Defense

Army Futures Command to set up DIU-like innovation lab

innovation (PopTika/Shutterstock.com) 

The Army's newest modernization command is planning to launch its own innovation unit, similar to the Defense Department's Defense Innovation Unit.

The Army Applications Lab would likely sit with the Capital Factory, the Austin-based startup for entrepreneurs and venture capitalists, to help facilitate "a constant presence" of innovation for the command, Army Futures Commander Gen. John Murray told reporters following a House Armed Services Committee hearing Sept. 13.

Murray said there was some legal work left to get the unit started, but a leader has been chosen and the construct would be very similar to DIU. Once launched, he said, the lab would start leveraging the local tech community and focusing on artificial intelligence.

Army Futures Command is also looking for a chief technology officer, who could be named in the upcoming days, according to Army Undersecretary Ryan McCarthy.

"We're in this process of looking at what's the type of technical leader you want to put embedded in the command," McCarthy told reporters following the HASC Readiness Subcommittee hearing to evaluate the Army's decision to launch its first new command in nearly half a century.

"Obviously, Dr. [Bruce] Jette is the chief scientist of the entire department of the Army, but we wanted to have an organic capability at Gen. Murray's disposal to help him look at the maturities of technologies" and help prevent a repeat of past "catastrophic failures" due to bets on technologies that were "way too out of our reach."

McCarthy said the CTO would advise Murray, who functions as the Army's chief investment officer, on the best investments for the service. Futures Command is in talks with several candidates, with close eyes on one, and is "very close" to bringing them on in the coming weeks and definitely by the end of 2018.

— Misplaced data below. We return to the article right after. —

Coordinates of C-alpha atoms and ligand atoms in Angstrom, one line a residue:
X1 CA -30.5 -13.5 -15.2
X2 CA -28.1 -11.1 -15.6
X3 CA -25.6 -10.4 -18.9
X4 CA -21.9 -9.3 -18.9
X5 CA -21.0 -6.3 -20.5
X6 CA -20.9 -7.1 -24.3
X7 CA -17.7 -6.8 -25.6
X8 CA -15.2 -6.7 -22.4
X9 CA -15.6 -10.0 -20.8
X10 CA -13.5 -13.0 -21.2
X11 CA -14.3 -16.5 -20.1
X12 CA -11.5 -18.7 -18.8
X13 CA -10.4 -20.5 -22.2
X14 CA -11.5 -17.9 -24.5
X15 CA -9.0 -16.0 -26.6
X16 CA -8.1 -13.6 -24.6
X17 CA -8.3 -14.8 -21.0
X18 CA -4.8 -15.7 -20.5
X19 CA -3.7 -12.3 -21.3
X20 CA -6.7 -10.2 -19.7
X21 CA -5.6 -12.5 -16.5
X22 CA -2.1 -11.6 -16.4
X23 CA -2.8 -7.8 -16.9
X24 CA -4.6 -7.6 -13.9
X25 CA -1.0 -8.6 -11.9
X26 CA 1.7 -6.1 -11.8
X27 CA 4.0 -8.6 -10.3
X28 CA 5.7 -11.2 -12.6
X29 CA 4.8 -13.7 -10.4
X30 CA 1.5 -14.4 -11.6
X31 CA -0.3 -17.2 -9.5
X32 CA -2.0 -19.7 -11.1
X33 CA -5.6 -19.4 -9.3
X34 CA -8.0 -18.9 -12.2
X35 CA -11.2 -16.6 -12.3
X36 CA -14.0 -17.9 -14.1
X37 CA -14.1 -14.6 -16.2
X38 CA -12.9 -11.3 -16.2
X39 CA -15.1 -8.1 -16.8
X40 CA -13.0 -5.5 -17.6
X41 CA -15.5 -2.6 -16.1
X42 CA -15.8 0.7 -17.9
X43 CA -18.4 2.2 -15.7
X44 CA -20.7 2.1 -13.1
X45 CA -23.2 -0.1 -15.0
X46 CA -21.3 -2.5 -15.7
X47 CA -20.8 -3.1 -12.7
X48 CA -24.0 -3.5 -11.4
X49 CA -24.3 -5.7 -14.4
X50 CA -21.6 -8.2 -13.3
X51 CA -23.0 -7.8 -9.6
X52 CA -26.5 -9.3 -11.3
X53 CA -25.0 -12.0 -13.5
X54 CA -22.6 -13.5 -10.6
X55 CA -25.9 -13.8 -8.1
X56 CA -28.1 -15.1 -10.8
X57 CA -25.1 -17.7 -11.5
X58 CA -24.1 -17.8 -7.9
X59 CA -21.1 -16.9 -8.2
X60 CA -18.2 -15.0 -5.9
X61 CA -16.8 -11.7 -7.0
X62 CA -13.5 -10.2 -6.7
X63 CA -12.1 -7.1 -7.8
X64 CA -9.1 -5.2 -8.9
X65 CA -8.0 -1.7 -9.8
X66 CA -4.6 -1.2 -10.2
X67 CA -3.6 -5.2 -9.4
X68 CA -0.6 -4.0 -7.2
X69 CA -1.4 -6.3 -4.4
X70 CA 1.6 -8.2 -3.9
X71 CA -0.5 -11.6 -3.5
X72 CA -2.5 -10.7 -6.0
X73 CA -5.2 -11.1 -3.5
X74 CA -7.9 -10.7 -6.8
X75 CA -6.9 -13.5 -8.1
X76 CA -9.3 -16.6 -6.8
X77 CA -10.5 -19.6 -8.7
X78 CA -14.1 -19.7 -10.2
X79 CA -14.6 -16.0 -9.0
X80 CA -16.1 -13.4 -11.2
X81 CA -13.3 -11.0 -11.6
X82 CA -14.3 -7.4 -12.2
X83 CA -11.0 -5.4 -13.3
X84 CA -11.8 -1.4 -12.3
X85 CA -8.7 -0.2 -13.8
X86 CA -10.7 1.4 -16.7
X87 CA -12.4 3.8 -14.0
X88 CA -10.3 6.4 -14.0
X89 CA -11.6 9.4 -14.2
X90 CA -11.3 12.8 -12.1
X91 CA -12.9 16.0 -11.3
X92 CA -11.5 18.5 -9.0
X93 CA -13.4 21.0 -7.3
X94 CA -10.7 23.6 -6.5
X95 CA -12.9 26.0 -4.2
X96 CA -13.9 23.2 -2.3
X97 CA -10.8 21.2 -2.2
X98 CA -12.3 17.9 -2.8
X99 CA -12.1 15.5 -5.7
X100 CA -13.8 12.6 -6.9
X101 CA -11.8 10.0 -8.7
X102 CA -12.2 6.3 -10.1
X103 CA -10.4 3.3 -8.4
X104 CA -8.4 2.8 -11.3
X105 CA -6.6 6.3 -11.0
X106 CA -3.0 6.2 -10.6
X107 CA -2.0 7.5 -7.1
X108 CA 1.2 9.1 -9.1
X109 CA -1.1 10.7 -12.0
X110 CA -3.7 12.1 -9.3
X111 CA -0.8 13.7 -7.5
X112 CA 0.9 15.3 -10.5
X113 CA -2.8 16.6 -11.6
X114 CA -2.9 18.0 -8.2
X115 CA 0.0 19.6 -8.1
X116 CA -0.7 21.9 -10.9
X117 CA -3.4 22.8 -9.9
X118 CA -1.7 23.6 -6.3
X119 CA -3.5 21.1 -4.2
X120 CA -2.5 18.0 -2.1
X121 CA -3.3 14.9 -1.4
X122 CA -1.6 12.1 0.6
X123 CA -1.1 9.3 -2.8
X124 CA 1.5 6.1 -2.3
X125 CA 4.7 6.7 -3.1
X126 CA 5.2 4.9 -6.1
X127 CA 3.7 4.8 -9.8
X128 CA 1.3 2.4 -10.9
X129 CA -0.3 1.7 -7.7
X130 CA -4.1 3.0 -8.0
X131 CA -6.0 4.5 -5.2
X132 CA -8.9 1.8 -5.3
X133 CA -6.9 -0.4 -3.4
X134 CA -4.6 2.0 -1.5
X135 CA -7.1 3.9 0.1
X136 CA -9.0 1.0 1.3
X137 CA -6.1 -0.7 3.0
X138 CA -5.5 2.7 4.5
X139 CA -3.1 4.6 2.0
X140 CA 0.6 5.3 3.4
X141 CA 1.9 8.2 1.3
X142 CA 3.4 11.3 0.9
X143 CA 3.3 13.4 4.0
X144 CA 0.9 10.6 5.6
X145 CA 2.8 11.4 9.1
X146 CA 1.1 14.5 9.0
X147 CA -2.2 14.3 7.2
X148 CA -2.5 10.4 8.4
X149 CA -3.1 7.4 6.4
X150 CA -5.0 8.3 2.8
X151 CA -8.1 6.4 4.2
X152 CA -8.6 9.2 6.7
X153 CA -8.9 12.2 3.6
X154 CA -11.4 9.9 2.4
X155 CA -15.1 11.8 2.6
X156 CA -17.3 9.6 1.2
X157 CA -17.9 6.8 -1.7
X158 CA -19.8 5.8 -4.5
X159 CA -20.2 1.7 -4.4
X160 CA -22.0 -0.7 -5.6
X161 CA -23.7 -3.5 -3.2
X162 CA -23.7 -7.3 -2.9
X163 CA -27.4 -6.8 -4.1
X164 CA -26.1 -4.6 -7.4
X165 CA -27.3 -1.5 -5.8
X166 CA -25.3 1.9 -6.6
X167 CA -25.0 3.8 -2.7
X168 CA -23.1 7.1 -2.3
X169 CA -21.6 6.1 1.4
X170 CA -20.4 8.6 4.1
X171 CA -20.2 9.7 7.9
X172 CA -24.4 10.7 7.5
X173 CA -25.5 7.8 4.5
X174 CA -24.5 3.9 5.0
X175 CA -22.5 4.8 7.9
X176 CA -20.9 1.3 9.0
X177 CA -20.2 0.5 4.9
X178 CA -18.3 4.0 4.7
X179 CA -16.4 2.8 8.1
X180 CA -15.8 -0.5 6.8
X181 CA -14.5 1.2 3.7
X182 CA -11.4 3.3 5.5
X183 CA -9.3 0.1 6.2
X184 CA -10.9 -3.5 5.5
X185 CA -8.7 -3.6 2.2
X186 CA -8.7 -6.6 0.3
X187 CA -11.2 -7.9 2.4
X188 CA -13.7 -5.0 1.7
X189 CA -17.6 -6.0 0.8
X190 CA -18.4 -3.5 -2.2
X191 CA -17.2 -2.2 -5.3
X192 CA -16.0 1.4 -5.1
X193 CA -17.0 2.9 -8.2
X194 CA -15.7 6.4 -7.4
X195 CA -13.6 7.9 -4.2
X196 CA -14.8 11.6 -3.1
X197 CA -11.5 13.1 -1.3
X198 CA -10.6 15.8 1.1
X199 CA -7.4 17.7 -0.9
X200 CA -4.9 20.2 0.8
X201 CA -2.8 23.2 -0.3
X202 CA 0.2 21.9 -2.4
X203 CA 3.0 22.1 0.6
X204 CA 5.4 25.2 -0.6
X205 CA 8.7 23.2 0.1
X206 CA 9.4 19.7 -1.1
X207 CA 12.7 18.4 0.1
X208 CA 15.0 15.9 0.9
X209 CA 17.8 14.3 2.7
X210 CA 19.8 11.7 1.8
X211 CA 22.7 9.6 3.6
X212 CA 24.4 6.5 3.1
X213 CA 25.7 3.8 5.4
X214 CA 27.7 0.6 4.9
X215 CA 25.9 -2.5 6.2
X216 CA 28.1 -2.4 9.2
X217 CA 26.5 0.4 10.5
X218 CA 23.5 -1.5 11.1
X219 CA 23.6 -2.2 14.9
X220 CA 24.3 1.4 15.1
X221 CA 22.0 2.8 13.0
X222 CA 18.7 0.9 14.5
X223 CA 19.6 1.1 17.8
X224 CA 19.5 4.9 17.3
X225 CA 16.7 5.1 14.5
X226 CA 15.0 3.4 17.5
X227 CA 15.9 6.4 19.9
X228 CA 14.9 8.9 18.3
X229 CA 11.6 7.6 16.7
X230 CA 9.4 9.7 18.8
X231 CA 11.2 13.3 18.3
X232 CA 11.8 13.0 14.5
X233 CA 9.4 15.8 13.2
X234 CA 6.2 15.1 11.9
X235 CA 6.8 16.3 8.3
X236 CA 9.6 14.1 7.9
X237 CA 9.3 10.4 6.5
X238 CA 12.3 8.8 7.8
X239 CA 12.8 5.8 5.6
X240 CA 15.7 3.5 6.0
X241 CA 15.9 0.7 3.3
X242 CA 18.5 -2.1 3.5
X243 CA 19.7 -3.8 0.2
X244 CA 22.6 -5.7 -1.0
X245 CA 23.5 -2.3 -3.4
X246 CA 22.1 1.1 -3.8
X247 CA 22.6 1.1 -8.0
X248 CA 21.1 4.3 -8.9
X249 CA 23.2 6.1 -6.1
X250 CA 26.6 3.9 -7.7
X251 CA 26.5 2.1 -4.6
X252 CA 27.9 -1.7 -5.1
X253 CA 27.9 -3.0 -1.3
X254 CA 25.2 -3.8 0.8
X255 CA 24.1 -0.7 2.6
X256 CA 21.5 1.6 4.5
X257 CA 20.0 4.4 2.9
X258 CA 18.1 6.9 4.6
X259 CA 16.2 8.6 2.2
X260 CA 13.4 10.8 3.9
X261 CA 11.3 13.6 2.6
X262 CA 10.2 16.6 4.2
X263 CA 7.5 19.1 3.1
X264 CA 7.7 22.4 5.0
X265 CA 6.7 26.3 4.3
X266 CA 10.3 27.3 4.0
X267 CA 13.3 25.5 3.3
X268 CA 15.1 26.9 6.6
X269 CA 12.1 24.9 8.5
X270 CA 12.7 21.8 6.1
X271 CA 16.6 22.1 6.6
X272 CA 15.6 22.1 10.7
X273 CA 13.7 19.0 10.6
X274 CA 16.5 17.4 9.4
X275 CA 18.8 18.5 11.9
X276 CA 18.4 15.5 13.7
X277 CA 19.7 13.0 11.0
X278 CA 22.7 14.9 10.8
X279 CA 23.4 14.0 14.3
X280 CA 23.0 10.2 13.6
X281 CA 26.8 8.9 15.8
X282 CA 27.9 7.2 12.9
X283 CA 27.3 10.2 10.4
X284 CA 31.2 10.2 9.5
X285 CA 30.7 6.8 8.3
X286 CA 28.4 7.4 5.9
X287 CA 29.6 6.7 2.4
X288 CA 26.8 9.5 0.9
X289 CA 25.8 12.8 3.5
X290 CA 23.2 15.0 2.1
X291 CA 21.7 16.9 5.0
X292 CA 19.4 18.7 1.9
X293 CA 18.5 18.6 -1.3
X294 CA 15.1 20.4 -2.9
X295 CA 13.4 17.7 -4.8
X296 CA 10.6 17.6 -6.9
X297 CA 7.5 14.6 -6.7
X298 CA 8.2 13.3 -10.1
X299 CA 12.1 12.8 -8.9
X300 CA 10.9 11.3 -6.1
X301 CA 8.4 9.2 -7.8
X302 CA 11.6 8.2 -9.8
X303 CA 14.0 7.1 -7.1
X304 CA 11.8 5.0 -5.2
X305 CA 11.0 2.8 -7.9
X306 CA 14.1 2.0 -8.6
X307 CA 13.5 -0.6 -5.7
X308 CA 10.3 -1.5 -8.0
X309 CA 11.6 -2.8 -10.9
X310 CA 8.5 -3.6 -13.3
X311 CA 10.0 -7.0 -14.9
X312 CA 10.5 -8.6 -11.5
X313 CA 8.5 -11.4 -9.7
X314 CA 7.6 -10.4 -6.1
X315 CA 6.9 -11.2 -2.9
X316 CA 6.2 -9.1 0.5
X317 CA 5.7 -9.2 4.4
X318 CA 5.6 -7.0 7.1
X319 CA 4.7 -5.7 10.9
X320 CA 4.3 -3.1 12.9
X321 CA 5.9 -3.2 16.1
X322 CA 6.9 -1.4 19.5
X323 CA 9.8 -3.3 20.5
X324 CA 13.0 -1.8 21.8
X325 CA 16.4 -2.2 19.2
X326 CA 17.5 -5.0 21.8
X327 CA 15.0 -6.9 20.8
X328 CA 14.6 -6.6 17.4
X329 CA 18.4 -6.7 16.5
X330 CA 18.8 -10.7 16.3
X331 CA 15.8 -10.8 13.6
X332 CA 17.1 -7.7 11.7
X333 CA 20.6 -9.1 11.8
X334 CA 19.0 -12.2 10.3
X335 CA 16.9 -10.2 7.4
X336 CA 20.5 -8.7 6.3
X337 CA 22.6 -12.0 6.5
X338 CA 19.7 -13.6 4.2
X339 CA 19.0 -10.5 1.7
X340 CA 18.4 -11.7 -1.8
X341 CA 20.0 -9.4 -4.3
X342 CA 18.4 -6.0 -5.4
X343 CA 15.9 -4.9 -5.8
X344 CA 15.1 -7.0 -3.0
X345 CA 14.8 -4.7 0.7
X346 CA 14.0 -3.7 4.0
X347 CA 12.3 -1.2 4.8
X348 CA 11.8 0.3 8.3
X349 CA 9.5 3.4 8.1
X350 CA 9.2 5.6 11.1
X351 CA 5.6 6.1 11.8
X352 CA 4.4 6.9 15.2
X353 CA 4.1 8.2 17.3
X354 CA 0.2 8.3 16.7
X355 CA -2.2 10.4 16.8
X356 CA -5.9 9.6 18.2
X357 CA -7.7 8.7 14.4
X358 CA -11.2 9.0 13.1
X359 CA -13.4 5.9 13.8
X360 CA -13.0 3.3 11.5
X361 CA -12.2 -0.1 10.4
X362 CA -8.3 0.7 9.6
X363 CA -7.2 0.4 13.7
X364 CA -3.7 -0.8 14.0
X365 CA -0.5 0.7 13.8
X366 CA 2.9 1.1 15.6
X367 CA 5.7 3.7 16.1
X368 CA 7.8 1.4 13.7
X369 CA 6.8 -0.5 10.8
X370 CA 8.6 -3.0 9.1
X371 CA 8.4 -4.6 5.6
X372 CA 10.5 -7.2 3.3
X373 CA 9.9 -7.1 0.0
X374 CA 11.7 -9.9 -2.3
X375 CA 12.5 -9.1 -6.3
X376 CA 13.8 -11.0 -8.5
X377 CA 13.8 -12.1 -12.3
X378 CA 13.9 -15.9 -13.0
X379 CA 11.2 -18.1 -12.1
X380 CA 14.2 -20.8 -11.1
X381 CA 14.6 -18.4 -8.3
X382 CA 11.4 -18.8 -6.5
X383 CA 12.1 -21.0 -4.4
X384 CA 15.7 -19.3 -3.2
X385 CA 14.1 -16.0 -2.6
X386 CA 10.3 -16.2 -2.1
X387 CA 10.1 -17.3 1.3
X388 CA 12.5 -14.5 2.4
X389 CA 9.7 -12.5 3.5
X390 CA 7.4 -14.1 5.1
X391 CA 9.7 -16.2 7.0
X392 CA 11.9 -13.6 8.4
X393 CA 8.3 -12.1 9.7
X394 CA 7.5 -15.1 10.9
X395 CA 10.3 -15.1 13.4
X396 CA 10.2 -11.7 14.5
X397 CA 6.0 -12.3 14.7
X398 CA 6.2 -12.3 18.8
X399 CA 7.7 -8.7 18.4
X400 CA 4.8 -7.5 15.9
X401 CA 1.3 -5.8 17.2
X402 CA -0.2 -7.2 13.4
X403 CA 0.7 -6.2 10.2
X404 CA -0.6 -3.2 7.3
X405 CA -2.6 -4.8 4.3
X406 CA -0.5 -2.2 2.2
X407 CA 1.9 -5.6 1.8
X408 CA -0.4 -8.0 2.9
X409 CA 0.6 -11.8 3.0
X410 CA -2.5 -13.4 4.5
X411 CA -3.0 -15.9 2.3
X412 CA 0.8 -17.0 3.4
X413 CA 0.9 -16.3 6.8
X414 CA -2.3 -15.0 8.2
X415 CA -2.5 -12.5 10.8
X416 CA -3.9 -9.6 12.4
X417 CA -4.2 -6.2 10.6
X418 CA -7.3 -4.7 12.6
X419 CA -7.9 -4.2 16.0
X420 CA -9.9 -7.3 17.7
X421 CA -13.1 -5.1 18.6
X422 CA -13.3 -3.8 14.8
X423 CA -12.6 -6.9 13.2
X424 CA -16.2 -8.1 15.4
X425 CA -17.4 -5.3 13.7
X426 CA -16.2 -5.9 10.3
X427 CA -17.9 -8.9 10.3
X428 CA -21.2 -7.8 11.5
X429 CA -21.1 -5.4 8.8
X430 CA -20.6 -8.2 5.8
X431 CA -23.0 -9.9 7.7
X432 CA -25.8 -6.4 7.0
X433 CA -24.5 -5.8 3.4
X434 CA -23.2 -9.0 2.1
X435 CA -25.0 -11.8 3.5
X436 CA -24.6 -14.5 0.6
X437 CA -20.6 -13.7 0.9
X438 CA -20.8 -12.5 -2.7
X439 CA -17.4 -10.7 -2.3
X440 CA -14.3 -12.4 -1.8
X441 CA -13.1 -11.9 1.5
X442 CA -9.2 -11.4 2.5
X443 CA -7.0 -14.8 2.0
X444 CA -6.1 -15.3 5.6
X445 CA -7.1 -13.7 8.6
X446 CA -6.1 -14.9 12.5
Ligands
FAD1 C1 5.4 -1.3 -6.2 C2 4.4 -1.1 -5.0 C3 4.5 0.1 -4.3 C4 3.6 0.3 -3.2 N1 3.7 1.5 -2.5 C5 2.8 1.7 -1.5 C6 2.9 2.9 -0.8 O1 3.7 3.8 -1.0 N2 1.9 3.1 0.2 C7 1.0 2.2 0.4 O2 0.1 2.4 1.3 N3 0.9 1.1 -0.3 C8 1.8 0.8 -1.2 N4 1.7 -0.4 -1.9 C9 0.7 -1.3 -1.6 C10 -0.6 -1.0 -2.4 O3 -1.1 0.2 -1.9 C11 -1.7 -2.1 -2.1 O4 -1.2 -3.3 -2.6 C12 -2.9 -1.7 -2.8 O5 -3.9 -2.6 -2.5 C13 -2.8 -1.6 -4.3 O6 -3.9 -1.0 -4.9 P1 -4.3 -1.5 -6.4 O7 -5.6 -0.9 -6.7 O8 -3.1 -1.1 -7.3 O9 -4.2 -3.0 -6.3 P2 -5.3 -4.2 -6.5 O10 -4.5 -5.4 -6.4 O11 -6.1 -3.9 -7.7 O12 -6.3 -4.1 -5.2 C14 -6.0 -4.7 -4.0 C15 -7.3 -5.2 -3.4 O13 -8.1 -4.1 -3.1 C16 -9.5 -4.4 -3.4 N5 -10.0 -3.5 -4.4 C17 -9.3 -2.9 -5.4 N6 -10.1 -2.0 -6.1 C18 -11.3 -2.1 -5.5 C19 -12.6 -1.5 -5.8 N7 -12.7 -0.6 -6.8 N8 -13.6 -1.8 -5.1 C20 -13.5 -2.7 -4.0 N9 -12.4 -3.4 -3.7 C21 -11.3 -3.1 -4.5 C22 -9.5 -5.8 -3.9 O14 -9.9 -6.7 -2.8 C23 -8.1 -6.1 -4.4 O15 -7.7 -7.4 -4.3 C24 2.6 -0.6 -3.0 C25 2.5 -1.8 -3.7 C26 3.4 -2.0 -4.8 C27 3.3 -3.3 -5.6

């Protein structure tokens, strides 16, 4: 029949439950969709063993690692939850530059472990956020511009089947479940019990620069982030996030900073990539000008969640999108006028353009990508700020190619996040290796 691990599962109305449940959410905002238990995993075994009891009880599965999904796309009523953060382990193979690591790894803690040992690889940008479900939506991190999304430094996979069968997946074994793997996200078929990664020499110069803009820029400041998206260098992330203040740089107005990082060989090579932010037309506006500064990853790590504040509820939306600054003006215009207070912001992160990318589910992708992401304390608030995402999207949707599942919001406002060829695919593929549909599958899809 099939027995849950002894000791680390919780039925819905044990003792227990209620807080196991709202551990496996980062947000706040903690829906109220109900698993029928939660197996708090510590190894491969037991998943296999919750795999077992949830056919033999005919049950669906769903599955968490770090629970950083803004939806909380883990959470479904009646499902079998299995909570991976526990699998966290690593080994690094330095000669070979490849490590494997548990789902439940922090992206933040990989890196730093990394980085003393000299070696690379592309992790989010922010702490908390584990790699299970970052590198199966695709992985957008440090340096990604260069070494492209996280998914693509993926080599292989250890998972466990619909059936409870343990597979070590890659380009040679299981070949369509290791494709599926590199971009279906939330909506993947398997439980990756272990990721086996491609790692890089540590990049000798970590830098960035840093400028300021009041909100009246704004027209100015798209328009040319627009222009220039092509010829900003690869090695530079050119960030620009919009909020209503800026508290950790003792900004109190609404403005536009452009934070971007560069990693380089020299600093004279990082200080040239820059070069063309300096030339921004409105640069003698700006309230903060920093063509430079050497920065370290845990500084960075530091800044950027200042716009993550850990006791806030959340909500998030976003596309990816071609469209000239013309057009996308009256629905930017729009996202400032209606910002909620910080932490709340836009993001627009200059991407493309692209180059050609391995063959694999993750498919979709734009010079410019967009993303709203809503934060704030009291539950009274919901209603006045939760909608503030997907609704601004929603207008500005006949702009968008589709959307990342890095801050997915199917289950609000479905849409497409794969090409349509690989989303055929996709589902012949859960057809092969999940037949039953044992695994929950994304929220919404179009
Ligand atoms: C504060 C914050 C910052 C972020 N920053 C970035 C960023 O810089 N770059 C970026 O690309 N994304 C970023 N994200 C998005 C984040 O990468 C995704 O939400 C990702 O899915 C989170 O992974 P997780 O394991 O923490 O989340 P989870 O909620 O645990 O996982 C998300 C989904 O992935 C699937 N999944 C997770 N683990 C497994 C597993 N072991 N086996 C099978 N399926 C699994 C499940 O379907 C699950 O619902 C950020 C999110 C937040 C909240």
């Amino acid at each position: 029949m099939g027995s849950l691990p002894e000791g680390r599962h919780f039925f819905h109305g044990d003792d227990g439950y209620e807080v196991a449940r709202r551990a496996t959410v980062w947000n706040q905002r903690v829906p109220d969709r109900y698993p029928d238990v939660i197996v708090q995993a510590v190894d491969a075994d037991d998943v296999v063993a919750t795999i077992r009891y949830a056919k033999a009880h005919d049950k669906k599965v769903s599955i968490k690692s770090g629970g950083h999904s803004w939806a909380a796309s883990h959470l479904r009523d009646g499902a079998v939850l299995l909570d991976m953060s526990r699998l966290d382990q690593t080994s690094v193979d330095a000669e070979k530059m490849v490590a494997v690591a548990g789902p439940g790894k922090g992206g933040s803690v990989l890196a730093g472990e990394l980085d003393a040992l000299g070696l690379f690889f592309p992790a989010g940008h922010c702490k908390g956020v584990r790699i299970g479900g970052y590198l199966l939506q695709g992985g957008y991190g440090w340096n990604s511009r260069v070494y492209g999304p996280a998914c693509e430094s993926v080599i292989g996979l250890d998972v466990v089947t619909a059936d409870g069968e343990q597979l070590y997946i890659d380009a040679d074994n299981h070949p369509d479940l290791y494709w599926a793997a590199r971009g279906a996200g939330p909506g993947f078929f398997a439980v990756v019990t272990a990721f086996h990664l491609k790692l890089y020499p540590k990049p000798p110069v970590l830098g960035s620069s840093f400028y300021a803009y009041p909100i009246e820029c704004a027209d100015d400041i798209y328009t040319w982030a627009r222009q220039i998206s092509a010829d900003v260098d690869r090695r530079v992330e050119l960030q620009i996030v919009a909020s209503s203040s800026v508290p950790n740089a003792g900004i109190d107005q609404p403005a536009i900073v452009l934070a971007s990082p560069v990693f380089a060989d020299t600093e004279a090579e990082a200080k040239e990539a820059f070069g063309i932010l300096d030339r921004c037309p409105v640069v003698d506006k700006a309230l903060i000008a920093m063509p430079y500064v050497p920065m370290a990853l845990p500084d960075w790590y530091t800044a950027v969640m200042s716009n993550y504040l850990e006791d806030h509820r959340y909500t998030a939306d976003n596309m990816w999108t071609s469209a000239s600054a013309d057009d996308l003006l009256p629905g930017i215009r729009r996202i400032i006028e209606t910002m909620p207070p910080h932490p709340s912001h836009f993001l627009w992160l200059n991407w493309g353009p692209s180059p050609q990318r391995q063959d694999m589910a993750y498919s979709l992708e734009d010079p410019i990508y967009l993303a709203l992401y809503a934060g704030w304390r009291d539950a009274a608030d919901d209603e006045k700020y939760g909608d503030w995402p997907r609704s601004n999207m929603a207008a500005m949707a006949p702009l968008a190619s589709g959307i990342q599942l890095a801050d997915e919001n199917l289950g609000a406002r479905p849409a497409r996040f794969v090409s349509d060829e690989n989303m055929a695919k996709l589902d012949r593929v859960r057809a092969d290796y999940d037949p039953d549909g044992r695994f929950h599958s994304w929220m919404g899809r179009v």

The Army's track record of large-scale acquisition failures, however, was the main topic at the hearing with lawmakers repeatedly inquiring whether the Army standing up a modernization command would solve its bureaucratic and culture problems.

In his opening remarks, HASC Readiness Subcommittee Chairman Joe Wilson (R-S.C.) said he was "not persuaded a new command is the right answer."

Rep. Madeleine Bordallo (D-Guam), the subcommittee ranking member, questioned whether the Army was just "creating more overhead that would slow down an already cumbersome process" and possibly duplicate responsibilities that reside in other Army commands.

McCarthy and Murray seemed to temporarily quell Congress' concerns by emphasizing the meticulous evaluation and hand-off of certain responsibilities as the command focuses on structure and staffing.

Army Futures Command's structure is still in flux -- the command is expected to reach full operating capability in 2019 -- but Murray said he's focused on hiring slowly and establishing relationships and accountability with existing Army personnel.

"I'm being very deliberate about making sure I'm hiring the right people because you only get a chance to stand an organization up once," Murray told reporters.

"I want to deliberately hire slow because once you hire somebody, once you set a structure, it's very very hard to change."

About the Author

Lauren C. Williams is a staff writer at FCW covering defense and cybersecurity.

Prior to joining FCW, Williams was the tech reporter for ThinkProgress, where she covered everything from internet culture to national security issues. In past positions, Williams covered health care, politics and crime for various publications, including The Seattle Times.

Williams graduated with a master's in journalism from the University of Maryland, College Park and a bachelor's in dietetics from the University of Delaware. She can be contacted at lwilliams@fcw.com, or follow her on Twitter @lalaurenista.

Click here for previous articles by Wiliams.


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